Solvent Wiping

I must take issue with your reply to B. L. in the February 2006 issue. Although there is no doubt that he needs to stop using toluene for hand wipe cleaning due to its toxicity and flammability, there are a number of perfectly acceptable alternatives.


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Q. First let me say how much I have enjoyed your column. It is very informative and I learn something every month. However, I must take issue with your reply to B. L. in the February 2006 issue. Although there is no doubt that he needs to stop using toluene for hand wipe cleaning due to its toxicity and flammability, there are a number of perfectly acceptable alternatives.

For instance, our patented solvents (Name and supplier withheld) were developed specifically for hand wipe cleaning in their manufacturing plants and are now the most widely used hand wipe cleaners in the industry. These solvents were designed to meet environmental regulations, have flashpoints above 100°F, minimal toxicity and clean as well or better than 1,1,1, MEK, toluene, acetone, etc. I think you will agree that aircraft surfaces have to be as clean as possible prior to painting, coating, bonding or sealing and hand wipe cleaning is the preferred method due to the size, nature and assembly location of the parts. Not surprisingly, these solvents are also used in ultrasonic cleaners and dip tanks where feasible.

I am not trying to toot our own horn but just to point out that there are hand wipe cleaners designed to meet exactly the objections you raised in your reply. Our competitors also have good hand wipe products, just not as good as ours.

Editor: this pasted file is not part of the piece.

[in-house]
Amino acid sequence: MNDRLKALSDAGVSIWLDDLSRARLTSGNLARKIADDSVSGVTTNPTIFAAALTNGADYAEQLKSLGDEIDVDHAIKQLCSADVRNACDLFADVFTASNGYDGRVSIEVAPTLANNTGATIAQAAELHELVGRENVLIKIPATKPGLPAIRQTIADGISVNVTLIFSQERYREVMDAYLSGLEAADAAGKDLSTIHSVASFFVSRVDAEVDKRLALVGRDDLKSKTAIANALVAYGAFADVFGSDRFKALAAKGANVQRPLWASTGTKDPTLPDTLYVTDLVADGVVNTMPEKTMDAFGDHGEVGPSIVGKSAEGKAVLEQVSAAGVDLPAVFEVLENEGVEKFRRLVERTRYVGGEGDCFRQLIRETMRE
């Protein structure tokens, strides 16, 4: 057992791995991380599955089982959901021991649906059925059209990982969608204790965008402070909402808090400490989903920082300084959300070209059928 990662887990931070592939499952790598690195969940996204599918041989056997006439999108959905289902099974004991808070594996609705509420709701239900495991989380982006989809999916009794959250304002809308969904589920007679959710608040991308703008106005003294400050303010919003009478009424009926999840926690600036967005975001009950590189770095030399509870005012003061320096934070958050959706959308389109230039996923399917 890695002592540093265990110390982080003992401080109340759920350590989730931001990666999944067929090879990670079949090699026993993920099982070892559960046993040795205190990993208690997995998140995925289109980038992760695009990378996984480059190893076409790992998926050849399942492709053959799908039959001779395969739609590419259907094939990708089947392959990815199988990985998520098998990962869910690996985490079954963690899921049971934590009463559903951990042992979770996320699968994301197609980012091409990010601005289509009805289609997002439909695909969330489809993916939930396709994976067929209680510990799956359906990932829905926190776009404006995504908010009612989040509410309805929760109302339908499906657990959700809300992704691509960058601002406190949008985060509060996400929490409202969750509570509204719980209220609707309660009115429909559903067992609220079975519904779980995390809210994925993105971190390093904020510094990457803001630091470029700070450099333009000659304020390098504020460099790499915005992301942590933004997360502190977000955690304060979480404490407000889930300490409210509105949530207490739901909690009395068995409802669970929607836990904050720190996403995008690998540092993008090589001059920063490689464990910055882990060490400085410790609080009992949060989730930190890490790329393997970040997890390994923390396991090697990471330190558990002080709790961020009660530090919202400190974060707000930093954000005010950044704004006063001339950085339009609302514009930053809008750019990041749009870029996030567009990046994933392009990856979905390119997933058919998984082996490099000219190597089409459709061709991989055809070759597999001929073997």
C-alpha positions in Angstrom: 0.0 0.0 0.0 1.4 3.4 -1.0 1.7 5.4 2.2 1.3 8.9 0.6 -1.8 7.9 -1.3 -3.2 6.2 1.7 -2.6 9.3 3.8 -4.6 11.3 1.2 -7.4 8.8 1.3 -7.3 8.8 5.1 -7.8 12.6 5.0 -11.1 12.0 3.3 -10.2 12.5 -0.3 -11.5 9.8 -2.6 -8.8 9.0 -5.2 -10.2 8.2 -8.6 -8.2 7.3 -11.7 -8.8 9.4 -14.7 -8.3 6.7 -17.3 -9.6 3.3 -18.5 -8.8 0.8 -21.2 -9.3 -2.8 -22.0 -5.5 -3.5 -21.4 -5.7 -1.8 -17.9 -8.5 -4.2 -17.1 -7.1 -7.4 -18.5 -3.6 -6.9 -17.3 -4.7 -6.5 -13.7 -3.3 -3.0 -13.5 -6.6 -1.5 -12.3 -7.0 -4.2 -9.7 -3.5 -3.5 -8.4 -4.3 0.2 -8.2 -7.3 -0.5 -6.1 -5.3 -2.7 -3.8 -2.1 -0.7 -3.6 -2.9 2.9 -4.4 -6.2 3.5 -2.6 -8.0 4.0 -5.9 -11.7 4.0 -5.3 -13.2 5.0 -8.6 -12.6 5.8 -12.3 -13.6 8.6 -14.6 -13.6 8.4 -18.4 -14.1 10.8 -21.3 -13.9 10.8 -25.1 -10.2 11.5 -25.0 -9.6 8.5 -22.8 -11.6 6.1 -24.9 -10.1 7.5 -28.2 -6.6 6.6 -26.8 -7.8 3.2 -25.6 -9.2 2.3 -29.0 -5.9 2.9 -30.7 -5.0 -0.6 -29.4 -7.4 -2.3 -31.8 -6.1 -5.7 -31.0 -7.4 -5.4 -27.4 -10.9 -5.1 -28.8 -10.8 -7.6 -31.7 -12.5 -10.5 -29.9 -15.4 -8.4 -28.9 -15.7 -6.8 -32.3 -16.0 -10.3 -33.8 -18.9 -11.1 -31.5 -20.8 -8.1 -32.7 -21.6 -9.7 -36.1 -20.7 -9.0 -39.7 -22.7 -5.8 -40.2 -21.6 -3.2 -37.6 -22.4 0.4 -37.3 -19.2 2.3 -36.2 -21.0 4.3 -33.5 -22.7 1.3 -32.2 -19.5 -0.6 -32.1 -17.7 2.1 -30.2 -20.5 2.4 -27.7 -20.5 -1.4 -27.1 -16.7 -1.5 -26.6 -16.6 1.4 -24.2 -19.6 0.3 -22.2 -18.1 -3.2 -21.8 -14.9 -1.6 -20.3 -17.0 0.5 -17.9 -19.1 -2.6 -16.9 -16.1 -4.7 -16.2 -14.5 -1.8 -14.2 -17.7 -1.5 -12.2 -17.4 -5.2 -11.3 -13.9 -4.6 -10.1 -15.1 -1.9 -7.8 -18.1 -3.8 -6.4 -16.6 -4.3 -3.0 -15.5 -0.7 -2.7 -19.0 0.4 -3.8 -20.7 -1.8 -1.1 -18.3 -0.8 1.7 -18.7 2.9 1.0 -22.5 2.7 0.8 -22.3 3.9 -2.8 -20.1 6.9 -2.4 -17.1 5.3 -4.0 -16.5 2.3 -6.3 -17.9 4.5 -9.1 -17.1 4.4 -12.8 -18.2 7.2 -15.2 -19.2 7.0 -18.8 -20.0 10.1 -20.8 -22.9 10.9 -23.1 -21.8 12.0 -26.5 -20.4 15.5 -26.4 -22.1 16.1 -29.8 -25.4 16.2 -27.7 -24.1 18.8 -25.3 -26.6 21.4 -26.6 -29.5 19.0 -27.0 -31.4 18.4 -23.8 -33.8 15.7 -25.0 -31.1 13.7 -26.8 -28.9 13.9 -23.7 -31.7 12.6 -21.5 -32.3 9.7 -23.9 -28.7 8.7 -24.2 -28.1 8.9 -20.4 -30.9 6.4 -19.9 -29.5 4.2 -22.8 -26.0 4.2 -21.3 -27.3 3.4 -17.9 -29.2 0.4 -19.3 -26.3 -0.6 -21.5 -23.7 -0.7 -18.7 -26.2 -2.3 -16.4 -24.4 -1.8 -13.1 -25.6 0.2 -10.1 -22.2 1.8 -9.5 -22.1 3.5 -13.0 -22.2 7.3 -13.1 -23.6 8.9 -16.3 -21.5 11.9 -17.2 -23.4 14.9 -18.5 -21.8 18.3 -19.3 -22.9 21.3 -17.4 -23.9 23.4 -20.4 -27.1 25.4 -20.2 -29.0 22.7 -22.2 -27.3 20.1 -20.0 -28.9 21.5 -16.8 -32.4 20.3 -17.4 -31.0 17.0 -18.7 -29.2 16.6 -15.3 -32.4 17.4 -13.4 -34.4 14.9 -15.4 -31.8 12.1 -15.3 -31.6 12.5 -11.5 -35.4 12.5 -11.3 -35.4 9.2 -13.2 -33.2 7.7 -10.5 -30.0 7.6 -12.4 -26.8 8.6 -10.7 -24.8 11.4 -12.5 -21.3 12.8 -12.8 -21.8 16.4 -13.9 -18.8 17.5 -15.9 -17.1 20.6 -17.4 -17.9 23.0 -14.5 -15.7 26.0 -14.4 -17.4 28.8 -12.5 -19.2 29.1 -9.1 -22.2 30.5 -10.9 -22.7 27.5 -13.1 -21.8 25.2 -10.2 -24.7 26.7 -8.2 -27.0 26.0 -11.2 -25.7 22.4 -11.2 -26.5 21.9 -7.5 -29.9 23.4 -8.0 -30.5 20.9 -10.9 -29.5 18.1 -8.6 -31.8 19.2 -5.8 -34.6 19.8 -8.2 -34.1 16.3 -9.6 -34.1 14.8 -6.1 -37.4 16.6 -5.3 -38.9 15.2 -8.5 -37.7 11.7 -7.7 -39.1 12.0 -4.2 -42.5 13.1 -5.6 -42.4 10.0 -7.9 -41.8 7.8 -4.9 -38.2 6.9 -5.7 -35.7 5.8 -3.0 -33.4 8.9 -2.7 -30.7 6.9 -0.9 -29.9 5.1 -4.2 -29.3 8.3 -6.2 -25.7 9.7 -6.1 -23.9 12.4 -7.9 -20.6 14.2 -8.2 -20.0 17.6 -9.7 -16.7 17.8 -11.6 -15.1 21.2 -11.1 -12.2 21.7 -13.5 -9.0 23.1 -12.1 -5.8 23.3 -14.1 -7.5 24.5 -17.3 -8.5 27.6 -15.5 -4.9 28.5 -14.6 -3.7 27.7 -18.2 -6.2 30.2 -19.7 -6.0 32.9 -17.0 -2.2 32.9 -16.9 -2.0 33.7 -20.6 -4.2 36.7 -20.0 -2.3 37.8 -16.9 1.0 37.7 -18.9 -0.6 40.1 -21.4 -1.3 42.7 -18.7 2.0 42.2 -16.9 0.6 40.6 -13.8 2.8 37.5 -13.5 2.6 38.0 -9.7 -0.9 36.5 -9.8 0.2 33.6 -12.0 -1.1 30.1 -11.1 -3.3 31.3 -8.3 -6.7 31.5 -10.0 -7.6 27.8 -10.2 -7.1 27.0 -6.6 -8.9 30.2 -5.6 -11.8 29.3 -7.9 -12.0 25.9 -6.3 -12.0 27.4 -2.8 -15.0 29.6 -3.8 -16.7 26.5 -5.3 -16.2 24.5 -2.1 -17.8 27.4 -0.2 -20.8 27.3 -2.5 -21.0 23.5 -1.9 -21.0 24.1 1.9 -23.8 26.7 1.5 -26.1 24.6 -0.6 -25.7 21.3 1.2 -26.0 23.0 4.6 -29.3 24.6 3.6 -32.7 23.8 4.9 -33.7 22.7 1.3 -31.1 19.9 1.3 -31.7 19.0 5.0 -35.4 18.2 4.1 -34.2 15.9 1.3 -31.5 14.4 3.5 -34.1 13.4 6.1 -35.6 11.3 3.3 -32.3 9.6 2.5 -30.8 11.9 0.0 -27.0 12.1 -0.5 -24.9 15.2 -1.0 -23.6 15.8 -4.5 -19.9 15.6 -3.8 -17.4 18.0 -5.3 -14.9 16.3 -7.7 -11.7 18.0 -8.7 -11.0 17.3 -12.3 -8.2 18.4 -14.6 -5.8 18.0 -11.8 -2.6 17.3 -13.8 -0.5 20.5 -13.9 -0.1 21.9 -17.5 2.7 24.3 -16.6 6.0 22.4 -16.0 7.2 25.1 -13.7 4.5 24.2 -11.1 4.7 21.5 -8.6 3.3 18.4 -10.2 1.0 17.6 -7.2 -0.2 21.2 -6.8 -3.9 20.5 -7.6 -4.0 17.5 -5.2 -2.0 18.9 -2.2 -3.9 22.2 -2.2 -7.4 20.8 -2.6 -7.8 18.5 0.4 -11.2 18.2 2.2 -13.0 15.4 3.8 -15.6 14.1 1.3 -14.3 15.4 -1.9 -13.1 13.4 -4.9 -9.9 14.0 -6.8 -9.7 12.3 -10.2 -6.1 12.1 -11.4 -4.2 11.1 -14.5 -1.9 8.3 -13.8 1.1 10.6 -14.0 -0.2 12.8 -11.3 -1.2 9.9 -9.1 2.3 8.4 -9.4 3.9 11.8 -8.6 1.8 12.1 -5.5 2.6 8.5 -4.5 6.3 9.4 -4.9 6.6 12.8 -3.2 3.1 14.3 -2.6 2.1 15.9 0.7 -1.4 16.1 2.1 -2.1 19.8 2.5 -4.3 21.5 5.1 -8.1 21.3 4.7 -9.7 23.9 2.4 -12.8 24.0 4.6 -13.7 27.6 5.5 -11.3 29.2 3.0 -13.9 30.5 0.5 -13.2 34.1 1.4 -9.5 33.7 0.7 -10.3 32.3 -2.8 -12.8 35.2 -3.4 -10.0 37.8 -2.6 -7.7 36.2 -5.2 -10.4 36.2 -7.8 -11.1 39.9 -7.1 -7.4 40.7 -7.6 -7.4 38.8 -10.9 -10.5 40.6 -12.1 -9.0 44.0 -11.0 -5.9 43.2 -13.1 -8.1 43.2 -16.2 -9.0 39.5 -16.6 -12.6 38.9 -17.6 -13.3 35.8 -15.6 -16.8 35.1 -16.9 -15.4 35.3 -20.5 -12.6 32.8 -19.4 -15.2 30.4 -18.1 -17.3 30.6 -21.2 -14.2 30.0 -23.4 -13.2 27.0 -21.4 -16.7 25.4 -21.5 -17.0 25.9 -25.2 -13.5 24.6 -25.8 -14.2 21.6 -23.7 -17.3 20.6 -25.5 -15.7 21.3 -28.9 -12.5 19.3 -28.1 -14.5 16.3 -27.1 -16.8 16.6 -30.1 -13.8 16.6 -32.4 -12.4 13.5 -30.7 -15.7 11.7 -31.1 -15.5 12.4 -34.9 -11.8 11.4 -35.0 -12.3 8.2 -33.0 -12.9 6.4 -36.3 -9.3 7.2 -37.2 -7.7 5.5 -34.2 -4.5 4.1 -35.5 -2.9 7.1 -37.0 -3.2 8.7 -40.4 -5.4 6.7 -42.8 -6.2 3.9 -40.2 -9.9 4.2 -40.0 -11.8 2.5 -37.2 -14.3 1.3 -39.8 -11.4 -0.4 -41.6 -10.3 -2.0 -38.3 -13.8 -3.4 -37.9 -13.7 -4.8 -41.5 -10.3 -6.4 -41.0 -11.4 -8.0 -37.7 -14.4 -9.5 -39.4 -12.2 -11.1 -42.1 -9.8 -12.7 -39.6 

The solvents you mentioned are not terribly effective cleaners although they are far safer to use than toluene and they are the most inexpensive option. Aqueous systems have their own problems in treating waste water streams as well as the initial capital outlay and continuing maintenance costs. Each cleaning need will have a cleaning process that performs in the most effective and cost efficient manner and hand wipe cleaning is a very efficient way to clean in many applications. Proper training is important but that’s true for all processes. Thanks for letting me sound off. I appreciate the information resource that you and your fellow columnists represent to the metal finishing industry. J. M.

 

A.Thanks J. M., for showing your appreciation of my and fellow columnist’s writings. As an officer in the USAF retired reserve, I agree that aircraft surfaces have to be as clean as possible prior to painting. However, what I said to B. L. in the February Painting Clinic was, “ In my opinion, solvent wiping is a poor cleaning method using the best solvent. Since the cleaning solvent becomes contaminated with the oily soils removed, there is too much danger of recontaminating surfaces due to infrequent solvent and wiper changes.”

After reading my answer to your comments, I think you will agree that I am not against solvents nor the solvent wiping method. Instead, I am against the misapplication of the solvent wiping method, as stated above. I know that, in some cases, solvent wiping is the only method that can clean certain products. I am sure your solvent, when properly applied, does the job. Owing to the policy of this column I couldn’t mention your solvent and company name. 

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